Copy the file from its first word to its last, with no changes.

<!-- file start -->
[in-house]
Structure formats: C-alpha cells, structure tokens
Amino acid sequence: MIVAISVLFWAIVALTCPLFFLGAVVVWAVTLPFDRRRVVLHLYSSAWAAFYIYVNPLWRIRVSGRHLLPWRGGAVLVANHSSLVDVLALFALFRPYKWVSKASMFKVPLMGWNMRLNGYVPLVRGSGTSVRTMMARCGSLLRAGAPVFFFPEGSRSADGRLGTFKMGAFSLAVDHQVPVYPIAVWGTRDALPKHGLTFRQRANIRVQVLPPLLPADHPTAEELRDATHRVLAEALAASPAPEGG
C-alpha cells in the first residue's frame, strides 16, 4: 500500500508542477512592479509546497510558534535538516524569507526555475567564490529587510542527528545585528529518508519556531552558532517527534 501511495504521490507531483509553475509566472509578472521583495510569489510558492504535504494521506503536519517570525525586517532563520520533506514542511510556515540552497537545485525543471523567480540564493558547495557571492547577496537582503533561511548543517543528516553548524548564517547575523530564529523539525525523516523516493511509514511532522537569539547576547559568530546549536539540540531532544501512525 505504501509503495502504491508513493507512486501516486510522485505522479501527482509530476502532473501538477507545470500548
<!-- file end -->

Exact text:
[in-house]
Structure formats: C-alpha cells, structure tokens
Amino acid sequence: MIVAISVLFWAIVALTCPLFFLGAVVVWAVTLPFDRRRVVLHLYSSAWAAFYIYVNPLWRIRVSGRHLLPWRGGAVLVANHSSLVDVLALFALFRPYKWVSKASMFKVPLMGWNMRLNGYVPLVRGSGTSVRTMMARCGSLLRAGAPVFFFPEGSRSADGRLGTFKMGAFSLAVDHQVPVYPIAVWGTRDALPKHGLTFRQRANIRVQVLPPLLPADHPTAEELRDATHRVLAEALAASPAPEGG
C-alpha cells in the first residue's frame, strides 16, 4: 500500500508542477512592479509546497510558534535538516524569507526555475567564490529587510542527528545585528529518508519556531552558532517527534 501511495504521490507531483509553475509566472509578472521583495510569489510558492504535504494521506503536519517570525525586517532563520520533506514542511510556515540552497537545485525543471523567480540564493558547495557571492547577496537582503533561511548543517543528516553548524548564517547575523530564529523539525525523516523516493511509514511532522537569539547576547559568530546549536539540540531532544501512525 505504501509503495502504491508513493507512486501516486510522485505522479501527482509530476502532473501538477507545470500548